I have been informed that 1+1D Bosonization/Fermionization on a line segment or 1+1D Bosonization/Fermionization a compact ring are different -

Although I know that Bosonization can rewrite fermions in the non-local expression of bosons. But:

bosons and fermions are fundamentally different for the case of on a 1D compact ring.

Is this true? How is the Bosonization/Fermionization different on a line segment or a compact ring? Does it matter whether the line segment is finite $x\in[a,b]$ or infinite $x\in(-\infty,\infty)$? Why? Can someone explain it physically? Thanks!

  • 3
    I think, when people say line segment, they often mean an interval $[a,b]$. Regarding your question, my low-brow understanding is that the difference has to do with braiding. You cannot braid two (hard-core) bosons or fermions on a line segment, but you can on a ring. On a slightly more technical level, an example would be the Jordan-Wigner transformation for hard-core bosons. We need to be careful about boundary conditions when we do JW transformation on a ring. – Isidore Seville Mar 9 '14 at 1:54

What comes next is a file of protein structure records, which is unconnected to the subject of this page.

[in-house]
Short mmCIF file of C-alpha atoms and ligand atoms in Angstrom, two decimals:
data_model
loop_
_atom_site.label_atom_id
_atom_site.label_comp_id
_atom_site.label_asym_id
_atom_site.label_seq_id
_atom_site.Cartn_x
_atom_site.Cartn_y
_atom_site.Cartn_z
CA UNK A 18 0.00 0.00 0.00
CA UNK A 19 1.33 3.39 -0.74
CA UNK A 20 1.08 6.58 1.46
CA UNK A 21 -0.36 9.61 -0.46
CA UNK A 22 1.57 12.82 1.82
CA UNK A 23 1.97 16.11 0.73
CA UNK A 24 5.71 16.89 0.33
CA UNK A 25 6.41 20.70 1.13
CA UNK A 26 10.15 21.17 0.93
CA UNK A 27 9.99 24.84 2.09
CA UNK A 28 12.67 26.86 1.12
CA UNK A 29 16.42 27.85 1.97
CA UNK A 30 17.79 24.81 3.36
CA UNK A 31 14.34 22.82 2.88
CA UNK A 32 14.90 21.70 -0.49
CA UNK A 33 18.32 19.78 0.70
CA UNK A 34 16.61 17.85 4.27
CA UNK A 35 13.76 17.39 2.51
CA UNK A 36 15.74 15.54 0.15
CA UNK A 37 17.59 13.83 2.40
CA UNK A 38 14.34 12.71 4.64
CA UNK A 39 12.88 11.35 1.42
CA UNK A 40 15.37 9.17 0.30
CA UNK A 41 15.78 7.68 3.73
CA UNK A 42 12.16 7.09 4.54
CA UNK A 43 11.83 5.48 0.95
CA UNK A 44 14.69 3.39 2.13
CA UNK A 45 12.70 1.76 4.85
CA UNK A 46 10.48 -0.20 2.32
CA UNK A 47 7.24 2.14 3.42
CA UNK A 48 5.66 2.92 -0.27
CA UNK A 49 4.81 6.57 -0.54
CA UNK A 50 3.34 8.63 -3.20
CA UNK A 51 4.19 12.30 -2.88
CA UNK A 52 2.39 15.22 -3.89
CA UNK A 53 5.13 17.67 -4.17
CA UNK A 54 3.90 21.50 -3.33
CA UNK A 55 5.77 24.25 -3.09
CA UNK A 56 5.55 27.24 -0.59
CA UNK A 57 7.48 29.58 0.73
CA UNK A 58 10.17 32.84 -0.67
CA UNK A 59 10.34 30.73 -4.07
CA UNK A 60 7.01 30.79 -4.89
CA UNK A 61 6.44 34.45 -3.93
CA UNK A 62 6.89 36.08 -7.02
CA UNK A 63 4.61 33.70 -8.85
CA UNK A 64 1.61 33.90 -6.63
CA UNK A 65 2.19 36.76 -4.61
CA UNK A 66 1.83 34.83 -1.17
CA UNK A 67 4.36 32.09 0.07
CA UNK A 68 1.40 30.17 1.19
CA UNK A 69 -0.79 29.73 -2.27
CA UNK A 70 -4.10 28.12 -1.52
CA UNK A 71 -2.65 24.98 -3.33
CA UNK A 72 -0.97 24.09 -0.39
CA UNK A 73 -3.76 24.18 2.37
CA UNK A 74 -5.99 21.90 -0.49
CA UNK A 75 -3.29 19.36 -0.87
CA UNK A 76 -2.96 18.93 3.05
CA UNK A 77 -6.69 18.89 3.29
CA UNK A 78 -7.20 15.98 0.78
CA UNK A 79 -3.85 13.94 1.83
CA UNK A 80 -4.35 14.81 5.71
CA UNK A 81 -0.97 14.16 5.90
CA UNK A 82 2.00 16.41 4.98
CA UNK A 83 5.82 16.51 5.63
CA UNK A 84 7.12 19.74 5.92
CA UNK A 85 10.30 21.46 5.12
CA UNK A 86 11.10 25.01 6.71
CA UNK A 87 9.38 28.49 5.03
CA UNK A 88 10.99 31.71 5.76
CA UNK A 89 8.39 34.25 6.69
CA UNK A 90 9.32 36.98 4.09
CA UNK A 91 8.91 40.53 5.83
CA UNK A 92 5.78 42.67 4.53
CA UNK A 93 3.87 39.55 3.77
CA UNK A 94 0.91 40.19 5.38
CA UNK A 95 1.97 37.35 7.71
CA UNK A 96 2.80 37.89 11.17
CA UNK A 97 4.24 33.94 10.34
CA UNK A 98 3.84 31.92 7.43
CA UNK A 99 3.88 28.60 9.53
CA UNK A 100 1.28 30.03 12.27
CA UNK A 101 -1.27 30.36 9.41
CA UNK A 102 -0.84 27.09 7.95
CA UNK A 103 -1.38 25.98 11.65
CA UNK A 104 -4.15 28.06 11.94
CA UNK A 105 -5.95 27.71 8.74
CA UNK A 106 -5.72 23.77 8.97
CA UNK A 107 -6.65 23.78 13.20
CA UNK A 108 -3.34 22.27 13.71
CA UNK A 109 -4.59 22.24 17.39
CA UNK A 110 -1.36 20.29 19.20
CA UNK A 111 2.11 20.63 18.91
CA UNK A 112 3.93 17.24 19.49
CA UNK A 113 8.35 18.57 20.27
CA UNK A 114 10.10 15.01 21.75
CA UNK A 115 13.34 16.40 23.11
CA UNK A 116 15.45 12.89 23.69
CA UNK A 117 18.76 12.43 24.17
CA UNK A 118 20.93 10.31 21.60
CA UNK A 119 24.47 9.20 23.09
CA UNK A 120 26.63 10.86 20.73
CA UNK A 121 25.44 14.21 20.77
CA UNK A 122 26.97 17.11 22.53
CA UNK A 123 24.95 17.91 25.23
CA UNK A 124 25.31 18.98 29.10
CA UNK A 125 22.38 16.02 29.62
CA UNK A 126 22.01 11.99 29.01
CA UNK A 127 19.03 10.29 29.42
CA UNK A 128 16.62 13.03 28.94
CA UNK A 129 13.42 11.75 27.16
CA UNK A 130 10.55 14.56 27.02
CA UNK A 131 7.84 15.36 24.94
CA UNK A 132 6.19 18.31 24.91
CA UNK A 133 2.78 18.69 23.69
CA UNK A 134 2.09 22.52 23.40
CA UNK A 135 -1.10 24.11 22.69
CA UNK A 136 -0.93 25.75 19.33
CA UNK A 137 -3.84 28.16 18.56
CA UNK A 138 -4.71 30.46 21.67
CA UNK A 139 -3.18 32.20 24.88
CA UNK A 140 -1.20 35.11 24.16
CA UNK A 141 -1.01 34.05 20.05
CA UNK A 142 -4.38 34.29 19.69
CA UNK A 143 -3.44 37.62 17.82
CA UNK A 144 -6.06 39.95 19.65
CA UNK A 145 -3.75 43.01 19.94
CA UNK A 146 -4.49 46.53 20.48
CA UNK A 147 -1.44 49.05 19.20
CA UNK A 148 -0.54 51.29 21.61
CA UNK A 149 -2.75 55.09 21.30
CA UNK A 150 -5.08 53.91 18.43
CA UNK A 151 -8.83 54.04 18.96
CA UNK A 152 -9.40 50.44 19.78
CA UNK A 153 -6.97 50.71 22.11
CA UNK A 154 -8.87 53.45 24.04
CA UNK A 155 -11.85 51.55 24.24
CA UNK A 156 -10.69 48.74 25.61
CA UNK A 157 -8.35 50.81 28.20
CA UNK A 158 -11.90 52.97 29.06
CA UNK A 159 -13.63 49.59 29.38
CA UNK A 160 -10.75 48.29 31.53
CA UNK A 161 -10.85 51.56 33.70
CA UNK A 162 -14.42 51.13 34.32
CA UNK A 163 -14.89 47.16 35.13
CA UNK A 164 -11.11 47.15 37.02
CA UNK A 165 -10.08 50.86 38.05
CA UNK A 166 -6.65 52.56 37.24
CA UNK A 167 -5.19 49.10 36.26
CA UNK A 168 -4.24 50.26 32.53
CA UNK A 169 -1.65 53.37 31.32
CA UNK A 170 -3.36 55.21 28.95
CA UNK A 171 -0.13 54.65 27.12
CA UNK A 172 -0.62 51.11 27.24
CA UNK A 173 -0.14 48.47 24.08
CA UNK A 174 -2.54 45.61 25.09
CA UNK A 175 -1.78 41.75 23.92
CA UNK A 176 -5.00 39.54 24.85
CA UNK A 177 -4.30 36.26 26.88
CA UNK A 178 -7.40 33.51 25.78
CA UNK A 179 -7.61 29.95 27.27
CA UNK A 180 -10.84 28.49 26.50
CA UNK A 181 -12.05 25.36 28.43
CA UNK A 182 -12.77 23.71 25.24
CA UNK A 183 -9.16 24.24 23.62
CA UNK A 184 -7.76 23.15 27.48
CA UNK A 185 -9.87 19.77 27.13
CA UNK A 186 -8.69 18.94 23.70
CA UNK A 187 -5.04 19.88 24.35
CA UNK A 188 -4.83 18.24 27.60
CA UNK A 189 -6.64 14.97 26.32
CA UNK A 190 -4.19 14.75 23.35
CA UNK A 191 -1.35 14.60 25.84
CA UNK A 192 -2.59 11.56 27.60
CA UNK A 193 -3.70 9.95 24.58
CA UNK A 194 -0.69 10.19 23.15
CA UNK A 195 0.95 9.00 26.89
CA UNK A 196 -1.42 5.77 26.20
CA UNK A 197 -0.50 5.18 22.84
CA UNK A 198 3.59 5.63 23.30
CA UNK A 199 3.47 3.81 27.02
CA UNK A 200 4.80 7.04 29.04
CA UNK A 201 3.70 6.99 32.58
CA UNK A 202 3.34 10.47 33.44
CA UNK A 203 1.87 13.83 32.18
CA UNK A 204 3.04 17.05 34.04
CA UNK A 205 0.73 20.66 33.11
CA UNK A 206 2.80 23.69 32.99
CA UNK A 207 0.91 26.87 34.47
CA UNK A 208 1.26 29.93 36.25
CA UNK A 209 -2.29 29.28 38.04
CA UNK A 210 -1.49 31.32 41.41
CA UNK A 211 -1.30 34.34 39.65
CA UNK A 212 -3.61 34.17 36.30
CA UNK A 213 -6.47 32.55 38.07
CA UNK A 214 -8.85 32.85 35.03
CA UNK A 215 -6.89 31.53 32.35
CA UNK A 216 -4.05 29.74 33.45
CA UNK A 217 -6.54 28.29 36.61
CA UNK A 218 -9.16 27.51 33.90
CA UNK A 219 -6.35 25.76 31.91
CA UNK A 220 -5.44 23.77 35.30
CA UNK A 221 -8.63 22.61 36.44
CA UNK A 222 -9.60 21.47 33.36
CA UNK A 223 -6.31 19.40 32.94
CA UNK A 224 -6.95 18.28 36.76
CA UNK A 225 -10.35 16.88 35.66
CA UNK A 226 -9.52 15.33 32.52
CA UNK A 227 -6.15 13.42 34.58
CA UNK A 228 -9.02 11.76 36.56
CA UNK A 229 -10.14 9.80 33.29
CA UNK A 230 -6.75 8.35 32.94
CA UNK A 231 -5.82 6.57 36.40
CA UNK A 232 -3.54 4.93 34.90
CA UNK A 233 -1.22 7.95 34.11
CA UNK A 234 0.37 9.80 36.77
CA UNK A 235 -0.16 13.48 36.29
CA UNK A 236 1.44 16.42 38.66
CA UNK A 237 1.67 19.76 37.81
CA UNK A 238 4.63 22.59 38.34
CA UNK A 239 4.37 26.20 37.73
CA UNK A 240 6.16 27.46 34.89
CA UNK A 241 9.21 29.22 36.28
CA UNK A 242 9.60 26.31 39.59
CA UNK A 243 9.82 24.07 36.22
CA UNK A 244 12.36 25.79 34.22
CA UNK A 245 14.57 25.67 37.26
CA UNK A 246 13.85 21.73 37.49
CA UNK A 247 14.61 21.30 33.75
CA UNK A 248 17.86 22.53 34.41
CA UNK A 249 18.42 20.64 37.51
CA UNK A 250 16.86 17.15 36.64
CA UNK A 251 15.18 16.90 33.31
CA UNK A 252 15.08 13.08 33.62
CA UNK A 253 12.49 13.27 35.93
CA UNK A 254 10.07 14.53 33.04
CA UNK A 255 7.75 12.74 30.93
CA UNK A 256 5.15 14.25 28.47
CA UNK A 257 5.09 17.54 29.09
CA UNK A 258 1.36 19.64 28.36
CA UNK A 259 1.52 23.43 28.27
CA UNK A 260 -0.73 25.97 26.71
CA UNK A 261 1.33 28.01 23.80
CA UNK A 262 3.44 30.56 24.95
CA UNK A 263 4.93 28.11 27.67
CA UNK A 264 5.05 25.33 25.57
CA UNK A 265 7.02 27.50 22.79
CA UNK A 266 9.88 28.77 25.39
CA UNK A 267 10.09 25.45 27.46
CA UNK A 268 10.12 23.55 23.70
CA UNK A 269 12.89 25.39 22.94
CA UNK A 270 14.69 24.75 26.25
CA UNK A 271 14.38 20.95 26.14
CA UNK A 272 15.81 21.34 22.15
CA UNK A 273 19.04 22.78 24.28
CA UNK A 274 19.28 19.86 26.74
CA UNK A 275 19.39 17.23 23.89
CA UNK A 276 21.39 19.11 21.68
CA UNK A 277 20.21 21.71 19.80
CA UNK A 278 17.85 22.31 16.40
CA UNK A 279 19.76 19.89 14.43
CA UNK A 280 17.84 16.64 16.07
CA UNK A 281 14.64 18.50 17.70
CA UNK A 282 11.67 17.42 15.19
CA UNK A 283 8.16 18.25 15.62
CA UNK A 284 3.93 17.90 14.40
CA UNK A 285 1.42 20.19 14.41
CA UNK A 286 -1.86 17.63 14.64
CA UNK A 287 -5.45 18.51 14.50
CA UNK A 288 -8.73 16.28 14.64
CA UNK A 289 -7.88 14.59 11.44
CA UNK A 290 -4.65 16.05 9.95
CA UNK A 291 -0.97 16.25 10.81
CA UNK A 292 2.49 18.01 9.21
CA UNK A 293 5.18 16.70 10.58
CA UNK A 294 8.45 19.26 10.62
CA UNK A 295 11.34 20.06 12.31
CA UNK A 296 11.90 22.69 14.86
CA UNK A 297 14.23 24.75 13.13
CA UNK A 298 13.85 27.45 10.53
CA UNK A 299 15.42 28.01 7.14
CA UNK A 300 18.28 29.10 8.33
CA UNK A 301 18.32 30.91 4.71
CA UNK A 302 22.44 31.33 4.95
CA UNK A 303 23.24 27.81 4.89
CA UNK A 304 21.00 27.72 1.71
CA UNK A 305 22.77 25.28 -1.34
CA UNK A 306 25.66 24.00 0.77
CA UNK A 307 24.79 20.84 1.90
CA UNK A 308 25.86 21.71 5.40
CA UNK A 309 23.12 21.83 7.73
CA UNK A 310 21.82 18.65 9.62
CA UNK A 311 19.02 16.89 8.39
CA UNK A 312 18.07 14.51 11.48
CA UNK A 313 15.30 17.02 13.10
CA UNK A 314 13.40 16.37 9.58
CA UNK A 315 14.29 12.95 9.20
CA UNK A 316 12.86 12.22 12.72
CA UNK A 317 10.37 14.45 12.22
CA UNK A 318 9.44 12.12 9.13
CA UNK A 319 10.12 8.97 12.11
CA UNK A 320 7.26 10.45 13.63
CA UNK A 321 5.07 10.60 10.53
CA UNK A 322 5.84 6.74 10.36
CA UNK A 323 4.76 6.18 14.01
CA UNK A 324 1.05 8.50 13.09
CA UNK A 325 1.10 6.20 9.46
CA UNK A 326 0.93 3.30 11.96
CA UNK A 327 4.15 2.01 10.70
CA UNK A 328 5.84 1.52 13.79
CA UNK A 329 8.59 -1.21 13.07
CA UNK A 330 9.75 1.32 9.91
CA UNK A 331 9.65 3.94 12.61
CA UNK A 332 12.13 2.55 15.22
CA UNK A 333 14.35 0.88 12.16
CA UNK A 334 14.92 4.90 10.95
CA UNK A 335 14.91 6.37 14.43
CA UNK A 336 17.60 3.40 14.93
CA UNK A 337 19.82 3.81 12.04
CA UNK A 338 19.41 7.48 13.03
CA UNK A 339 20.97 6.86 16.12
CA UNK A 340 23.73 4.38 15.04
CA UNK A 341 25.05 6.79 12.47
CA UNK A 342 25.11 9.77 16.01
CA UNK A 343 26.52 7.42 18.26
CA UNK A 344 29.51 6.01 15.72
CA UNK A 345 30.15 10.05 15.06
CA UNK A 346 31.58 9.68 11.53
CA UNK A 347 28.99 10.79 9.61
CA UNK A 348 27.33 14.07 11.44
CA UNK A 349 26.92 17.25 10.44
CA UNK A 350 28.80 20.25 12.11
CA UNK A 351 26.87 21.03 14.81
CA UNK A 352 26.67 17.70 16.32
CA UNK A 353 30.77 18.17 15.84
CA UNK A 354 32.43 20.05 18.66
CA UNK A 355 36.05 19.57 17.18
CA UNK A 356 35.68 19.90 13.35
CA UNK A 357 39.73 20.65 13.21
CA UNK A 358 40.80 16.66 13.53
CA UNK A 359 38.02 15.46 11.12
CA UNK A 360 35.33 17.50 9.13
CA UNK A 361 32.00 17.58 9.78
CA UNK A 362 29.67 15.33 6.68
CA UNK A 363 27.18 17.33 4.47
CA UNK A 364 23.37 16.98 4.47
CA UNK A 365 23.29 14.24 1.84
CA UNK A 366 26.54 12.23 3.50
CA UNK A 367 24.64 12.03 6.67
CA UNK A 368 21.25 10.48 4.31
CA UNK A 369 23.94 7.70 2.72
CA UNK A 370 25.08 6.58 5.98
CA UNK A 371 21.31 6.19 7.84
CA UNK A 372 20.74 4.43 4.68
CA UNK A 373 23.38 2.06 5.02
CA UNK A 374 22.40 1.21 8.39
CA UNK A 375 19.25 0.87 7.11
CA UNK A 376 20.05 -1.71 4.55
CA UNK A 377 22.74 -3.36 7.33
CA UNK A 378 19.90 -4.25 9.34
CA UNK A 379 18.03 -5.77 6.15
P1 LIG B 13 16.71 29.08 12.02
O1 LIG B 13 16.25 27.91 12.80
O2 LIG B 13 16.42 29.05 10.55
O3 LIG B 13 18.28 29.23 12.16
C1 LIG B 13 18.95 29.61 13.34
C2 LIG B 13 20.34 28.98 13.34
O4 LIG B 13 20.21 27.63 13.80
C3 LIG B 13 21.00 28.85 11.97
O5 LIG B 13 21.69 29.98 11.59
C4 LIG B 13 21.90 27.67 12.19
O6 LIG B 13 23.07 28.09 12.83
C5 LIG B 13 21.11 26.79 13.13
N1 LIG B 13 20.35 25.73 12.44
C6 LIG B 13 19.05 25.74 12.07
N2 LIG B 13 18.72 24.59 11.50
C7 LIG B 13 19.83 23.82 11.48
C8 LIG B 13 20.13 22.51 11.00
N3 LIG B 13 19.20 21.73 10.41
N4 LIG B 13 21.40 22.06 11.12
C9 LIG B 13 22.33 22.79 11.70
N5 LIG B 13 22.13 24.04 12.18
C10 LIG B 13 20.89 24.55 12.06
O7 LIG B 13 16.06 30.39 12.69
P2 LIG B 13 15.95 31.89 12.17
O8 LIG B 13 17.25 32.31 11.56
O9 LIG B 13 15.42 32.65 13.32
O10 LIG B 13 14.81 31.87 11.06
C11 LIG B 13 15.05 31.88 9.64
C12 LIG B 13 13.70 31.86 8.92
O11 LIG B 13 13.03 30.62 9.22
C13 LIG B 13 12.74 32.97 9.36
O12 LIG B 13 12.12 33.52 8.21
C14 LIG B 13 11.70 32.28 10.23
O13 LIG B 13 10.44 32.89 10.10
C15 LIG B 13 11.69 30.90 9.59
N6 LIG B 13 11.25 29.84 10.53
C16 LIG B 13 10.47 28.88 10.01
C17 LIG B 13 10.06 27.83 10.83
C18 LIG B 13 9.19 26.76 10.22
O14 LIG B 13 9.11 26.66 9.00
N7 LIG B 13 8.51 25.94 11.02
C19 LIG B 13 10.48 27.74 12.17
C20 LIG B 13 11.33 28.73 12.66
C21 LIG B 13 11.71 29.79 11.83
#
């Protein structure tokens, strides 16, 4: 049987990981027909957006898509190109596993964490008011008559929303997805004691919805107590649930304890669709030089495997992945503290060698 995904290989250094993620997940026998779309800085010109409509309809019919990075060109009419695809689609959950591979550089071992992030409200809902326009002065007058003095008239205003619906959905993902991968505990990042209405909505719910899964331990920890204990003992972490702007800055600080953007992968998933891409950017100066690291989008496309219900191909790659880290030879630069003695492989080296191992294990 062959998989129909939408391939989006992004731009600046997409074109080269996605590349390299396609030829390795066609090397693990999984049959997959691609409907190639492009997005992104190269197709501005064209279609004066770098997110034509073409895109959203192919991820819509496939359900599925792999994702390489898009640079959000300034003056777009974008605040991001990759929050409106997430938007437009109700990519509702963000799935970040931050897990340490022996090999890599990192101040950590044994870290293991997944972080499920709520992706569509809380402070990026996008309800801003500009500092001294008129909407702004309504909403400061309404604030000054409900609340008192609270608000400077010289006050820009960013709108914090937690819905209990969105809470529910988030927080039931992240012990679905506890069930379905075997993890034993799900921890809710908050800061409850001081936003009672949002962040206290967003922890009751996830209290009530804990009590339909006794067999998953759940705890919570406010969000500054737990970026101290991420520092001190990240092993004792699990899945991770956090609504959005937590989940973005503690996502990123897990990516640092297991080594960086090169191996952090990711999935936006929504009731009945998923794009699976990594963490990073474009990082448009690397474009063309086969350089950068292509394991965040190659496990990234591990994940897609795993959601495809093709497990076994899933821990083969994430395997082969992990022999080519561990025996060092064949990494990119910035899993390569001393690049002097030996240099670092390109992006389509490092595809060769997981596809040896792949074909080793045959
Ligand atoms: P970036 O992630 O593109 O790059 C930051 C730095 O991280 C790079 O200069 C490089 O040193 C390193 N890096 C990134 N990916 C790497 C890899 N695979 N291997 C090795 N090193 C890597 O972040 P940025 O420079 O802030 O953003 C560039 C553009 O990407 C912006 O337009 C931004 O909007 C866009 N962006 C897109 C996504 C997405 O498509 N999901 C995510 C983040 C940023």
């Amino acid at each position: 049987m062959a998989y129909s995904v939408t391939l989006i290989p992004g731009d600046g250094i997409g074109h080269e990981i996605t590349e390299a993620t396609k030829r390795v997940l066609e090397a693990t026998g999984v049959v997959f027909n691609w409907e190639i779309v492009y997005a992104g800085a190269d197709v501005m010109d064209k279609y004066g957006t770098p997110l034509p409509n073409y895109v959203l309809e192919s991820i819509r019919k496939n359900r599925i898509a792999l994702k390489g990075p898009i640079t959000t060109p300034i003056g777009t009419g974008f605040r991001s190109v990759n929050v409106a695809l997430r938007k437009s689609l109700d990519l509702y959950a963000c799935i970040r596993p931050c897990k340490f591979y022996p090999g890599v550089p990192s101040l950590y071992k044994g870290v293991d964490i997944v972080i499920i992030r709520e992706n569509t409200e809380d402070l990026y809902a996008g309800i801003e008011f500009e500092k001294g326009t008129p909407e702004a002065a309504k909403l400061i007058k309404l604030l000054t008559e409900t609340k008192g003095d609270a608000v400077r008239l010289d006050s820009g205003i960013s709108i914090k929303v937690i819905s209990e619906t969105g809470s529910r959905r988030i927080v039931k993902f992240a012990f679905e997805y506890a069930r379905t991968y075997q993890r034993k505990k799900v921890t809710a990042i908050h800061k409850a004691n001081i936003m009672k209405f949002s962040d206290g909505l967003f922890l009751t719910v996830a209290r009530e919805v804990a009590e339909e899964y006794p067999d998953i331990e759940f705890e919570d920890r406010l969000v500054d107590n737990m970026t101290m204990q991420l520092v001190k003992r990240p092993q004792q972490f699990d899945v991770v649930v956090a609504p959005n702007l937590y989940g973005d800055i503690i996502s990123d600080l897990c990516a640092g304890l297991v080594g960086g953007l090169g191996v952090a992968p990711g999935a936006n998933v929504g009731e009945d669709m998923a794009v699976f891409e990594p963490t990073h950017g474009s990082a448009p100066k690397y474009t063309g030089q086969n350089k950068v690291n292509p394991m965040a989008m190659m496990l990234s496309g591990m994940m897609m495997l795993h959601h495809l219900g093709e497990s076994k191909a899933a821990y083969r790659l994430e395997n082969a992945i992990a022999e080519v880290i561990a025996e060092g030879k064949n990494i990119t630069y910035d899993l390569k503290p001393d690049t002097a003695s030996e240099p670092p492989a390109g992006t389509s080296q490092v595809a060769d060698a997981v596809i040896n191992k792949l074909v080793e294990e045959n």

• Very good, Isidore, it totally makes sense. – wonderich Mar 9 '14 at 2:09

Your Answer

 

By clicking "Post Your Answer", you acknowledge that you have read our updated terms of service, privacy policy and cookie policy, and that your continued use of the website is subject to these policies.

Browse other questions tagged or ask your own question.